Maybe this chained CPI thing doesn’t sound so good after all- so why are so many people talking about it? Policy makers seem to be under the impression that, regardless of whether adopting chained CPI is a good policy in terms of distributional impact, it’s a politically popular one because policy makers seem to assume that people can’t complain about what they don’t understand. In addition to being at odds with empirical evidence that people complain about plenty of things that they don’t understand, it’s kind of crappy to favor confusing changes and a lack of transparency for the sake of political expediency.
That said, there is a potential efficiency argument to be made in favor of this approach. When it comes to taxes and policy changes, there are two types of costs that occur. The first is a transfer of money from households and companies to the government, and the second is a loss of economic activity that occurs (deadweight loss, in economic terms). (For example, if I value a t-shirt at $15 and you can produce it for $13, a $3 tax will prevent an otherwise value-creating transaction.) While the first cost is important from a distributional perspective, the second is important from an efficiency perspective as well. As counterintuitive as it may seem, taxes and policy changes are more efficient (not necessarily more fair, however) when people don’t change their behavior in response to them, since then there is only transfer and no loss of economic activity. And hey, people can’t change their behavior fully if they don’t understand how policy changes are affecting them, right? Which, at long last, brings me to Mr. Coyote:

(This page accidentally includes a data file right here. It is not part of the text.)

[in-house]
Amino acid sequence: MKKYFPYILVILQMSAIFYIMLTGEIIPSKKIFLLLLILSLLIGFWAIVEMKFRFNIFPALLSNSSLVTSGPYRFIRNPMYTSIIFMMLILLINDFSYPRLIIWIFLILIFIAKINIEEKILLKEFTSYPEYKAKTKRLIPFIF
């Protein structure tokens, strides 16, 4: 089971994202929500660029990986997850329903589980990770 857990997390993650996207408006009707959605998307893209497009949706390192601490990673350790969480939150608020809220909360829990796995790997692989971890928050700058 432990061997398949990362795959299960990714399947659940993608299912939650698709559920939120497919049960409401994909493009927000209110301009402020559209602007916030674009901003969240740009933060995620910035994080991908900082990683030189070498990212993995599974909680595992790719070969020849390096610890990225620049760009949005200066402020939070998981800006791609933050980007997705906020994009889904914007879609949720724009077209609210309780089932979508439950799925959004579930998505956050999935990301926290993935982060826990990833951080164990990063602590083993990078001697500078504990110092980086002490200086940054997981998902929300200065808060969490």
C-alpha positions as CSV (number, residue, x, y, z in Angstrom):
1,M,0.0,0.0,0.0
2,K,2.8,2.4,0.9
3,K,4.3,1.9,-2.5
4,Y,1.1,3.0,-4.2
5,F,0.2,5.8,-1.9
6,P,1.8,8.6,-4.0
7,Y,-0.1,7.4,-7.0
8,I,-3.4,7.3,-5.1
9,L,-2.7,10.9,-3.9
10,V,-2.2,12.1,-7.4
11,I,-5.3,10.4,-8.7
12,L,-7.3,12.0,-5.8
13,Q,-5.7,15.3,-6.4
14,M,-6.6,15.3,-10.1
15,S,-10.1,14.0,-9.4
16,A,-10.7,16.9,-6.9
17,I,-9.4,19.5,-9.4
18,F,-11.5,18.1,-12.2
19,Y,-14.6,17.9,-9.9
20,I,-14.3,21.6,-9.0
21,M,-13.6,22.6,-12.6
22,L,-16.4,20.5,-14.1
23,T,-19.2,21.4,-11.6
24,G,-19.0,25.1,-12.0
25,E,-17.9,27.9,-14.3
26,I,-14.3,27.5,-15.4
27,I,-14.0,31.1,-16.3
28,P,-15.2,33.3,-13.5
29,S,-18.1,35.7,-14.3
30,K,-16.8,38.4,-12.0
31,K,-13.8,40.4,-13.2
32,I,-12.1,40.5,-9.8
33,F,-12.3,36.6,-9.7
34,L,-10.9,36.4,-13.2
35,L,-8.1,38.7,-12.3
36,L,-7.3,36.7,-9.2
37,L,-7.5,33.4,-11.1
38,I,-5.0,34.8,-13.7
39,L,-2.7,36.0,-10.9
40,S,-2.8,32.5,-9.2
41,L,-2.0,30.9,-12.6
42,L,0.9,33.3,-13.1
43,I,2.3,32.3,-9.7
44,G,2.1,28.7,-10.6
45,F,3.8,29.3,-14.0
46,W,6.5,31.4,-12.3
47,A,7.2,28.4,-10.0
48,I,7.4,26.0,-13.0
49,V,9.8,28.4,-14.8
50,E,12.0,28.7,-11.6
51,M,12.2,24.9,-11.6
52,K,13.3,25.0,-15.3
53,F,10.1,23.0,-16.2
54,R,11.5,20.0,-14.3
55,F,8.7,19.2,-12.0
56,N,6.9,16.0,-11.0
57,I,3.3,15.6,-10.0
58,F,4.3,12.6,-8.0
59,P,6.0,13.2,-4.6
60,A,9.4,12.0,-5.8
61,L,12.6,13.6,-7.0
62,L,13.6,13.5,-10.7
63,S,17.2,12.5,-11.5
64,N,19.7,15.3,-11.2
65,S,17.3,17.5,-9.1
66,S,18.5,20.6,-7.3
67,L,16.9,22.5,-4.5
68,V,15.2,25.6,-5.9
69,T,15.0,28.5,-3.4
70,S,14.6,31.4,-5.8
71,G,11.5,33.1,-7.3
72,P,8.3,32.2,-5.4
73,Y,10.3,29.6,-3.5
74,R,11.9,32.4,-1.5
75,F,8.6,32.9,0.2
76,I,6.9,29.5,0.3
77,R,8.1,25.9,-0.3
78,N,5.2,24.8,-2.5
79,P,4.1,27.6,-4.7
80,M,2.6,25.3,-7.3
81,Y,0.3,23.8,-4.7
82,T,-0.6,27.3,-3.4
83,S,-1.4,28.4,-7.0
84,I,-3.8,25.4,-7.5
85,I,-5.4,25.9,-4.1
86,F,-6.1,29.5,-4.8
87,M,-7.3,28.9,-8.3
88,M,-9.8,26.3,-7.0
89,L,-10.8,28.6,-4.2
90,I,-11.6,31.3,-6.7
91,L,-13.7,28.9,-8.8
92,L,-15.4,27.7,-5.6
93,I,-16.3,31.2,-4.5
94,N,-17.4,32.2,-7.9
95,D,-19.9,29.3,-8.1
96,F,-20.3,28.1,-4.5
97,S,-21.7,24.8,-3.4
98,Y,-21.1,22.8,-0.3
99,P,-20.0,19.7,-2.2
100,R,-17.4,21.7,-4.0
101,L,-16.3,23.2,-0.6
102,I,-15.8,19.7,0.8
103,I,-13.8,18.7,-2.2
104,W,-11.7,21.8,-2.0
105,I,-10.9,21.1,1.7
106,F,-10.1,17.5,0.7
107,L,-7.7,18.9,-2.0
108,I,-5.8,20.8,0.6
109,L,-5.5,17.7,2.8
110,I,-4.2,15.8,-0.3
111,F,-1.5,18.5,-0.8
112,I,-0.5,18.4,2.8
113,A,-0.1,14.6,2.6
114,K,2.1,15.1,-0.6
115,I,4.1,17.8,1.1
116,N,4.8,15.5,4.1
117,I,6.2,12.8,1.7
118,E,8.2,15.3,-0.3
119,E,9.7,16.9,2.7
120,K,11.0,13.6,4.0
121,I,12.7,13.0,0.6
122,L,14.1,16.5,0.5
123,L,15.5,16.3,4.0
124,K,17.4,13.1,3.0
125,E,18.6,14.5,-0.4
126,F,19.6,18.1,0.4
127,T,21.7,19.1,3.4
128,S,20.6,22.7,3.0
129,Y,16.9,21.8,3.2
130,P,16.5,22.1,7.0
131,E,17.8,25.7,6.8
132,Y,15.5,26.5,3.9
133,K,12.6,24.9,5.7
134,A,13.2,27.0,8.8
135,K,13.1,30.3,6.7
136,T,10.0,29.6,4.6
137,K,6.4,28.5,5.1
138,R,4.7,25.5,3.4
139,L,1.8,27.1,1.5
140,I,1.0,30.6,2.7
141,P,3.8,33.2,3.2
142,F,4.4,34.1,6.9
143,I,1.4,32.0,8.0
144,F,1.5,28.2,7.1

(I particularly like this metaphor and image because of the cliff aspect. Also, I am totally envisioning John Boehner as Road Runner.) The difference is that, as long as Wile doesn’t realize that he is off the cliff, he will remain stable, but we can’t say the same for the budget of an elderly person or a lower-income household. We already have policies that rely on the frailties of human behavior in order to succeed, let’s not pile on others that rely on ignorance.